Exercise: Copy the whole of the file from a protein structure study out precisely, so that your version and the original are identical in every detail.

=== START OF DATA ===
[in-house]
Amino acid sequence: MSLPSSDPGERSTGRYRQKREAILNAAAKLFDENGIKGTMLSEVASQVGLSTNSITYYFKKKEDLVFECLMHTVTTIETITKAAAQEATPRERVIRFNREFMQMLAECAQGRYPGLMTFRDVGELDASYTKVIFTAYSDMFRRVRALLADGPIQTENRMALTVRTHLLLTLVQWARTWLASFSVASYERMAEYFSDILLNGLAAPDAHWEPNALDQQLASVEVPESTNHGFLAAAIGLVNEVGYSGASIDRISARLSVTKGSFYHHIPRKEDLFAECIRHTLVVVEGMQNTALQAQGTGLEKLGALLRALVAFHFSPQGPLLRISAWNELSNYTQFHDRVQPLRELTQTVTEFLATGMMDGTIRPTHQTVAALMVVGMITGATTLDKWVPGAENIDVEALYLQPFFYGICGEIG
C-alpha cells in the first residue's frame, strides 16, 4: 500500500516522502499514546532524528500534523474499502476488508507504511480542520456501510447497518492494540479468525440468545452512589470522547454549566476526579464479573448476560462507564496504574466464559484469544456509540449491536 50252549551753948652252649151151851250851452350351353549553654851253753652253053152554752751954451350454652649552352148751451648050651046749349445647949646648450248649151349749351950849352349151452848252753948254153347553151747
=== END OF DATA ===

[in-house]
Amino acid sequence: MSLPSSDPGERSTGRYRQKREAILNAAAKLFDENGIKGTMLSEVASQVGLSTNSITYYFKKKEDLVFECLMHTVTTIETITKAAAQEATPRERVIRFNREFMQMLAECAQGRYPGLMTFRDVGELDASYTKVIFTAYSDMFRRVRALLADGPIQTENRMALTVRTHLLLTLVQWARTWLASFSVASYERMAEYFSDILLNGLAAPDAHWEPNALDQQLASVEVPESTNHGFLAAAIGLVNEVGYSGASIDRISARLSVTKGSFYHHIPRKEDLFAECIRHTLVVVEGMQNTALQAQGTGLEKLGALLRALVAFHFSPQGPLLRISAWNELSNYTQFHDRVQPLRELTQTVTEFLATGMMDGTIRPTHQTVAALMVVGMITGATTLDKWVPGAENIDVEALYLQPFFYGICGEIG
C-alpha cells in the first residue's frame, strides 16, 4: 500500500516522502499514546532524528500534523474499502476488508507504511480542520456501510447497518492494540479468525440468545452512589470522547454549566476526579464479573448476560462507564496504574466464559484469544456509540449491536 50252549551753948652252649151151851250851452350351353549553654851253753652253053152554752751954451350454652649552352148751451648050651046749349445647949646648450248649151349749351950849352349151452848252753948254153347553151747